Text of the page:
“We do not have a toilet at home, though my school does. But because I am physically challenged, I find it very difficult to climb the stairs to the toilet since there are no hand railings.” A total of 49 such summer camps have been held so far in the state, involving 2254 children who are being given inputs on hygiene education. SSHE has initiated retro-fitting of toilets in 30 districts across Bihar, whether it is putting up grab rails (to push or pull against when standing up, or to provide a steadying support while sitting down), banisters/handrails for ease of standing or walking, or ramps that address the needs of a wheelchair, walker, or crutch-user.

Santosh Kumar Mishra, Rehabilitation Professional (Mental Retardation), Vaishali, says “Currently, special thrust is given by following the proven teacher-children-family-community route, where the child is seen as a change-agent in spreading the message of improved sanitary and healthy practices. Of course, special emphasis is given to toilets for girls”.

Changing Times: Now schools adapting to the needs of children

Says Naseem, Resource Teacher in Physiotherapy at Aarah: “Success to us means physically challenged children are seen in schools; earlier, children had to adapt to the school, but now schools are adapting to their needs.” Shatrughan Sinha, Resource Teacher for the Hearing Impaired, says “Availability of toilets especially designed for the differently-abled, convenient hand washing facilities and safe drinking water go a long way in restoring the self esteem and confidence of these children.

The most visible aspect of this is the increasing number of differently-abled children who can be seen in normal schools”. Says Dr Tej Bahadur Singh, District Coordinator, District Inclusive Education, BEPC, Aarah: “Through these camps, key health and hygiene information and behaviour flow to their home, and we have noticed that most parents are very happy to accept these.”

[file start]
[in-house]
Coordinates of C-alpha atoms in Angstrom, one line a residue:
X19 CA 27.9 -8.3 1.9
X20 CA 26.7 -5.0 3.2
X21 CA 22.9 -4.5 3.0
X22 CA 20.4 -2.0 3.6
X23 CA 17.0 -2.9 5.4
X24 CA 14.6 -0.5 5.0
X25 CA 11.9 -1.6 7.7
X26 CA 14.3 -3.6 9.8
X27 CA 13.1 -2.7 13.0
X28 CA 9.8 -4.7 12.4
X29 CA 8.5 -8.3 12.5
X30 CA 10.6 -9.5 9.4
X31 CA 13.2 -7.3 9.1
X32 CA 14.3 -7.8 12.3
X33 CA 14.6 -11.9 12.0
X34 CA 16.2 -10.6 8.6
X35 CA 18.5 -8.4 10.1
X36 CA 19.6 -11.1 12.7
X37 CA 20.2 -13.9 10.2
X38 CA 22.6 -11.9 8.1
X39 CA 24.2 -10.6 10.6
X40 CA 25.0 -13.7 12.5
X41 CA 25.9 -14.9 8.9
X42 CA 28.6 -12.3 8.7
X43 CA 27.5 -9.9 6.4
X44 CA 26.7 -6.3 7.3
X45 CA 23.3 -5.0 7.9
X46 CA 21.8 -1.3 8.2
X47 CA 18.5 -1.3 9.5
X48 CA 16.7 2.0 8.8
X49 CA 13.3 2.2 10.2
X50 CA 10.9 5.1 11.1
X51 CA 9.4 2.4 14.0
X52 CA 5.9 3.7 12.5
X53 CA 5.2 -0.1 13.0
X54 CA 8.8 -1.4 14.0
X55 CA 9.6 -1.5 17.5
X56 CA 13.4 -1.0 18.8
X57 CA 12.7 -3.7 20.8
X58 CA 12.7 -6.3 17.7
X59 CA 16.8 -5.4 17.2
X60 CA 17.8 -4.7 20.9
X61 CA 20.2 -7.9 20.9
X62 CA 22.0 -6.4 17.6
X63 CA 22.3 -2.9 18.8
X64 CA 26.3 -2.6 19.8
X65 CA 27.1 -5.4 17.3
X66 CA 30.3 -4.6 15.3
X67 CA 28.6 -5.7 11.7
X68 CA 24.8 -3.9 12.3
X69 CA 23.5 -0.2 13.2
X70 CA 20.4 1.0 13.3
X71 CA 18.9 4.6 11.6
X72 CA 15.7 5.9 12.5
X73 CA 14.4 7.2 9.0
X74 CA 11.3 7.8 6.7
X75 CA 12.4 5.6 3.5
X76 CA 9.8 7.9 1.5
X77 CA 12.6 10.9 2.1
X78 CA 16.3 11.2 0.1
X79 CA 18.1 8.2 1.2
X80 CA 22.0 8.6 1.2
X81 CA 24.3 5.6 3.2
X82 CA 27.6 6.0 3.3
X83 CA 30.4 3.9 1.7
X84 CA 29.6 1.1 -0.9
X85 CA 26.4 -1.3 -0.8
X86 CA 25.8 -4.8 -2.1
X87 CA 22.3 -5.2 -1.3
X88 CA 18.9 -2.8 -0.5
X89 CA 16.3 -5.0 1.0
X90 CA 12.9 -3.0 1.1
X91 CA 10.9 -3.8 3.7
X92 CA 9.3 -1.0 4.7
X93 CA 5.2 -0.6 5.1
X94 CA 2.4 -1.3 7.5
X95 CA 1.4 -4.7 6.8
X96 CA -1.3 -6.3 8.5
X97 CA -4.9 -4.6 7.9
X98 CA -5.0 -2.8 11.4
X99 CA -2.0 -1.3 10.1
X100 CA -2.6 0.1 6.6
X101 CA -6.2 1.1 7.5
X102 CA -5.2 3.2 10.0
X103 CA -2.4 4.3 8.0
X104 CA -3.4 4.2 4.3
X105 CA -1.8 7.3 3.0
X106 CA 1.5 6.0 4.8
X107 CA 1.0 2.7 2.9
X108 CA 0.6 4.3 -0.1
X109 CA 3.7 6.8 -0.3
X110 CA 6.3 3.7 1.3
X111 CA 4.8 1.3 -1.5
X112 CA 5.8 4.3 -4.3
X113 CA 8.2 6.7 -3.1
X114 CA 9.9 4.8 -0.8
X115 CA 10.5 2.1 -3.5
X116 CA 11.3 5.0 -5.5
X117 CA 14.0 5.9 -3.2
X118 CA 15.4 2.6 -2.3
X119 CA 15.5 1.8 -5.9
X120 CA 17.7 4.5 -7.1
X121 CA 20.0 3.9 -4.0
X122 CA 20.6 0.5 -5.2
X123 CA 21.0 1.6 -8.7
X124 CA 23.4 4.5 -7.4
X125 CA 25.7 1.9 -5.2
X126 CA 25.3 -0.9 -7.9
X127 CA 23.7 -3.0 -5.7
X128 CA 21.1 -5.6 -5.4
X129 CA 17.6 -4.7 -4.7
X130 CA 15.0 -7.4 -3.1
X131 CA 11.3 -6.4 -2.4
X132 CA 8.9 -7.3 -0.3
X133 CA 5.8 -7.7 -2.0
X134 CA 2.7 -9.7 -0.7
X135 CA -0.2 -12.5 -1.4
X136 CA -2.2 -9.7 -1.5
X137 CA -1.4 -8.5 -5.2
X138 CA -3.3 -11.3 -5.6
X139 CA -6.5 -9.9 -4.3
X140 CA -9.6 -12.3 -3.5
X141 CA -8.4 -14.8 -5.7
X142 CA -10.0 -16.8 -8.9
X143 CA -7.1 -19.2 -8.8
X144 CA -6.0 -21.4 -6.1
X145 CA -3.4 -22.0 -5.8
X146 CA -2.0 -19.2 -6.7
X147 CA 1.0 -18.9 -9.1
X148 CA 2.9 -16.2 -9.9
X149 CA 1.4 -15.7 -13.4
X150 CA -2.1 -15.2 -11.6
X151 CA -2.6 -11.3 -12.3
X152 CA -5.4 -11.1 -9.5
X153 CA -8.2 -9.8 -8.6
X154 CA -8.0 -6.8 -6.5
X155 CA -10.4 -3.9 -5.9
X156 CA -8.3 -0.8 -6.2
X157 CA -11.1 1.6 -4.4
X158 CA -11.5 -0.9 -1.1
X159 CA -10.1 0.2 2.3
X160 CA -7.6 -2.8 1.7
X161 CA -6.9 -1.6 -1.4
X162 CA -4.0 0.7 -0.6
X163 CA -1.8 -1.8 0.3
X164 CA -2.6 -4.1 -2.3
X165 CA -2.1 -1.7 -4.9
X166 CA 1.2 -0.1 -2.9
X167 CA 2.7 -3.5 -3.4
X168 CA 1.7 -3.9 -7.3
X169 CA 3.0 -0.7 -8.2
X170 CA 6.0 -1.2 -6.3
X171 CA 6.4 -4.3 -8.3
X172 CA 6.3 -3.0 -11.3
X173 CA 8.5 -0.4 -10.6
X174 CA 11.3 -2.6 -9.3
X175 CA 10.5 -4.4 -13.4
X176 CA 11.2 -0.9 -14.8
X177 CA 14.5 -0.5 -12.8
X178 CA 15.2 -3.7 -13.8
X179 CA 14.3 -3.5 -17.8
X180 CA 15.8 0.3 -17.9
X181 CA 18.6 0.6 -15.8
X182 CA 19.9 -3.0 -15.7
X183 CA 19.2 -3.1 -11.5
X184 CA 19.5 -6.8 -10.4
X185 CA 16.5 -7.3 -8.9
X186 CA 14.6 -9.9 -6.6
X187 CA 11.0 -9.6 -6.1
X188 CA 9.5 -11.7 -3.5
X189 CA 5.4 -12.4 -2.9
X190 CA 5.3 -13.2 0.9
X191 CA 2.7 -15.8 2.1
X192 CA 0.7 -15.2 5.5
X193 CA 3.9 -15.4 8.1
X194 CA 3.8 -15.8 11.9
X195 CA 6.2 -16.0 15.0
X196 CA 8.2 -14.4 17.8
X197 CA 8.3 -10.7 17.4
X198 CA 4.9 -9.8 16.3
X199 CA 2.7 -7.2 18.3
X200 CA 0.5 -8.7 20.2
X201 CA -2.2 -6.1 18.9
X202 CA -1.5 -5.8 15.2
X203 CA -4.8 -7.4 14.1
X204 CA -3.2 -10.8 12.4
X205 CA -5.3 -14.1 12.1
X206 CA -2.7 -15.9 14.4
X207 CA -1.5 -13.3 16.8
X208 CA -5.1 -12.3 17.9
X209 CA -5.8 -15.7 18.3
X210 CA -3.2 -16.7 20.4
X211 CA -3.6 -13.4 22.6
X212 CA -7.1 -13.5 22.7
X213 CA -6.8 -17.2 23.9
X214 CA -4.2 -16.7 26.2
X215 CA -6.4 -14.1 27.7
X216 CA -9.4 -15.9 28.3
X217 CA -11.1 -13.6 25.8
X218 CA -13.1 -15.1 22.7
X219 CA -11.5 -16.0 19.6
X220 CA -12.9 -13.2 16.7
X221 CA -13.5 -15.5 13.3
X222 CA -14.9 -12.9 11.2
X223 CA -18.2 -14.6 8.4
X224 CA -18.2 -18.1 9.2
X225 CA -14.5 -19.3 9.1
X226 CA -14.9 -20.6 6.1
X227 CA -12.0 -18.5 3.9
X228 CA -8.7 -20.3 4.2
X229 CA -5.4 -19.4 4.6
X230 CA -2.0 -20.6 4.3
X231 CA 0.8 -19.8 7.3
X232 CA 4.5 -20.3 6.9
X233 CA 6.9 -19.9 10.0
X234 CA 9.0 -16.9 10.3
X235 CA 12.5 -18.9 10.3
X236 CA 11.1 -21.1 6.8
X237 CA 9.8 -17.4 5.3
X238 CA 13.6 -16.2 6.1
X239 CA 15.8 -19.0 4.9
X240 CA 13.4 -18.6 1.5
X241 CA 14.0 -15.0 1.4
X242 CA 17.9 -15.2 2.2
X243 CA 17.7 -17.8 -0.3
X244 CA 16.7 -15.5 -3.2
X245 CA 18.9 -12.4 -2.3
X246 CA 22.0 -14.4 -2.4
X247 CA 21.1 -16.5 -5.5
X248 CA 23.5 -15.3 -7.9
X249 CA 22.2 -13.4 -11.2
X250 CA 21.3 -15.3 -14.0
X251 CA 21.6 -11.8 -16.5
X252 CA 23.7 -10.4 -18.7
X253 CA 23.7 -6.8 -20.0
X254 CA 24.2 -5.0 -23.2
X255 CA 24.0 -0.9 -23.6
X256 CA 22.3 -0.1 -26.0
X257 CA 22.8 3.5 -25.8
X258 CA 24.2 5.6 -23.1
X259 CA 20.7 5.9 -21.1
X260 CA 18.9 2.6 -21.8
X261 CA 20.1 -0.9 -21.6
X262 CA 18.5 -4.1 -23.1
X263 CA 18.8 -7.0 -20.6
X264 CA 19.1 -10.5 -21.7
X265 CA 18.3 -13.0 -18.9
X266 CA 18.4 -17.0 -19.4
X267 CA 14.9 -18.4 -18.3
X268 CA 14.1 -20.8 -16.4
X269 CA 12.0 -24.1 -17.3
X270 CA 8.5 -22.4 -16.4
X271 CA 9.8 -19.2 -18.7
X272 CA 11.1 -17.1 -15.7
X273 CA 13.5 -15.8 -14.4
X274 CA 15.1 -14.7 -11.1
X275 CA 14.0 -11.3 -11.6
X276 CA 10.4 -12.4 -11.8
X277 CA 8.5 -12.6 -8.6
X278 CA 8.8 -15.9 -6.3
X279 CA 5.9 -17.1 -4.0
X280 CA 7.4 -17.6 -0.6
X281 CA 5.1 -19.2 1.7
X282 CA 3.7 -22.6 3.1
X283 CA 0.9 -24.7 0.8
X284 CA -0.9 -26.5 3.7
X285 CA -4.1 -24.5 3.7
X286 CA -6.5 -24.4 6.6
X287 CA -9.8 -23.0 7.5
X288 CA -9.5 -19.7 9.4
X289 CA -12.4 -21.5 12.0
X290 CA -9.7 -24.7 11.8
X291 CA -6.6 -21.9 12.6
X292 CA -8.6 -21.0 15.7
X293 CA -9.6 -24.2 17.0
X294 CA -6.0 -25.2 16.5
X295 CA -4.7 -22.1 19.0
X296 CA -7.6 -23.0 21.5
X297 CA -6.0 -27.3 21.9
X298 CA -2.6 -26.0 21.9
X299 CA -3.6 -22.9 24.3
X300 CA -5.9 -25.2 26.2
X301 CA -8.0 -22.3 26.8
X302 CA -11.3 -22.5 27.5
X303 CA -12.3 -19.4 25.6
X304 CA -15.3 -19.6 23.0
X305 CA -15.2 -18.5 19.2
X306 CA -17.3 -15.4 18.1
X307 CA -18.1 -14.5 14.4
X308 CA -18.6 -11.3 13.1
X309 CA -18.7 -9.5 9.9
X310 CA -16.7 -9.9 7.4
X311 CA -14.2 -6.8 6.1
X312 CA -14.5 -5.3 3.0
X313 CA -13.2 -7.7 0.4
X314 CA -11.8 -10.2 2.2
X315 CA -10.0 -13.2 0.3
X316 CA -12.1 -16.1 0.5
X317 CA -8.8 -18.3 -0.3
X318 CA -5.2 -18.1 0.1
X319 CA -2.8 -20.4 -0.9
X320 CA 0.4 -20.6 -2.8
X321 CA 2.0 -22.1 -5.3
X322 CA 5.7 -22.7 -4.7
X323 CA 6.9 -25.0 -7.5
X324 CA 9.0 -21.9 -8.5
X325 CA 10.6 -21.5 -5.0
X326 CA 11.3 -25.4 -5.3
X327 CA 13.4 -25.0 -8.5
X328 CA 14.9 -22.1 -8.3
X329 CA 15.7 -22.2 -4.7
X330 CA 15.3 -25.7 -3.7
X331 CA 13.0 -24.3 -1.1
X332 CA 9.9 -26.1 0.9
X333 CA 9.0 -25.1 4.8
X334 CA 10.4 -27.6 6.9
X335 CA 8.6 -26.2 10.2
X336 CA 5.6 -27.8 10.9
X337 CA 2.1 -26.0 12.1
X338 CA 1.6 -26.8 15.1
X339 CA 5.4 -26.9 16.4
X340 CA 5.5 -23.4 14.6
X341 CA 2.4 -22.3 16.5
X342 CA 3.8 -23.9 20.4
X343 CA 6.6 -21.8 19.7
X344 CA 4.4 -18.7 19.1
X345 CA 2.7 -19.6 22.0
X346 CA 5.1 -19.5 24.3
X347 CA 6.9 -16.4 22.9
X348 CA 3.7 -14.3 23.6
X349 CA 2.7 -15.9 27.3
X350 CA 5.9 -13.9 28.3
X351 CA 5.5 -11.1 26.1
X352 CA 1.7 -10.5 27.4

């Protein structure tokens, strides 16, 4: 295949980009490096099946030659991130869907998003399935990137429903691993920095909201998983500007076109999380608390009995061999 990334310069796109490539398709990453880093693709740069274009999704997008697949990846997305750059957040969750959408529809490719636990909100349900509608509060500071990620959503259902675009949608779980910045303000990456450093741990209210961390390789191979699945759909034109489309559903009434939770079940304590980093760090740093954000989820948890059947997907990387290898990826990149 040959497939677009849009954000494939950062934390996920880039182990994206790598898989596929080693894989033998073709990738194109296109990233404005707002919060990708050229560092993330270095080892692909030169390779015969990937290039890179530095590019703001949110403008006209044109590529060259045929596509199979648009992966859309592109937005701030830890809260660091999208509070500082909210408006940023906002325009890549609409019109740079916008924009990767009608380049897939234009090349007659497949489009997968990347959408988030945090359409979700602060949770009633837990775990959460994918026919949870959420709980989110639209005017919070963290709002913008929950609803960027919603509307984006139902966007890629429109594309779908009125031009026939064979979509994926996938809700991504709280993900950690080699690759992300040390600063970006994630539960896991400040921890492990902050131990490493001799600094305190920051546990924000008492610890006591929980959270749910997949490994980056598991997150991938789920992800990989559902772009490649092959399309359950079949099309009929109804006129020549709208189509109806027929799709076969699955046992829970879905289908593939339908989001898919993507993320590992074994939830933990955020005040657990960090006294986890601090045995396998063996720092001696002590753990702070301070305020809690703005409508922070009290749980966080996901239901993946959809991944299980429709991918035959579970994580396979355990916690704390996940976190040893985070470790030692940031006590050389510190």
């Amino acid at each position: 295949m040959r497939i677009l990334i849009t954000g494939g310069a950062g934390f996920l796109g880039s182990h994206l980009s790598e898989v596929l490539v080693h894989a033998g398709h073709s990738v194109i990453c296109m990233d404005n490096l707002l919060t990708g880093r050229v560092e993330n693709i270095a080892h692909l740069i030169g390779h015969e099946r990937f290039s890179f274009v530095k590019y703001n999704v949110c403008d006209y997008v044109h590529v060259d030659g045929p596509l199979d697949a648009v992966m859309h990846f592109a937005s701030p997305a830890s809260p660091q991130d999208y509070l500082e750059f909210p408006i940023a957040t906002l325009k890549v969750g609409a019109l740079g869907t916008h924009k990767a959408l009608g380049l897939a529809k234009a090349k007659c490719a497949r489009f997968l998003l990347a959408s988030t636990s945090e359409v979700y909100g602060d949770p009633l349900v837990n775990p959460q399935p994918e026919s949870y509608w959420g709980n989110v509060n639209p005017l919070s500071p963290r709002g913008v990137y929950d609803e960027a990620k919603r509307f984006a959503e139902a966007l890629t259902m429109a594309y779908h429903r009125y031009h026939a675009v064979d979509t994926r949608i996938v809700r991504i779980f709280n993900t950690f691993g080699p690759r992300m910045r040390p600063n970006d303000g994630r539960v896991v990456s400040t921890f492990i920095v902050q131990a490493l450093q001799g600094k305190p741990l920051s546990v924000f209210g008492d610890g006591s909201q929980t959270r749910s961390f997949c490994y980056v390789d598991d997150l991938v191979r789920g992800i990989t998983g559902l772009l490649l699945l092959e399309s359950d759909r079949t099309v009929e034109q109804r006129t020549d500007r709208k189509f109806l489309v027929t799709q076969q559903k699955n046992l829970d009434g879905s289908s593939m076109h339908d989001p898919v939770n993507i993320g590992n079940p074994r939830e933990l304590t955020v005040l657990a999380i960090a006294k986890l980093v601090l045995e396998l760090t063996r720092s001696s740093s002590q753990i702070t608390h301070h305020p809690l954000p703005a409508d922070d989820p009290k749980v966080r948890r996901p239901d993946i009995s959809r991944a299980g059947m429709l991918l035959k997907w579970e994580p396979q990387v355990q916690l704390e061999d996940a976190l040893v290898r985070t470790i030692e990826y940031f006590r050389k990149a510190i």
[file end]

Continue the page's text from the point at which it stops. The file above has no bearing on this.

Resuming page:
Shiv Kumar, (14), is a student of class 4 in GMS Varap village (Aarah): “Retro-fitting of toilets has given us our dignity back, particularly for girl students. As the Prime Minister of the school Bal Sansad (Child Parliament), I constantly tell my other ‘Ministers’ to talk about importance of sanitation and hygiene in our homes & schools.”

District Magistrate, Aarah, Dr (Ms) Safina A N, says “We would like to work closely with UNICEF to support more SSHE-oriented camps in the district for differently-abled children. The addition of vocational skills in the camp curriculum will further help these children be economically self reliant in the future”.

“The provision of safe water and sanitation facilities in schools is not enough. It is the use of toilets and related hygiene behaviour that is important. In schools, SSHE aims to promote practices that help prevent water and sanitation-related diseases, as well as encourage healthy behaviour,” says SN Singh, WES Specialist with UNICEF, Bihar.

Programmes like SSHE contribute significantly to mainstreaming sanitation and improved hygiene practices for the differently-abled children. Watching 14-year old Sunita learn to use her new hearing aid, one is left with a sense of hope and encouragement that these children will lead creative and meaningful lives in supportive environments. Communications Specialist UNICEF Office for Bihar.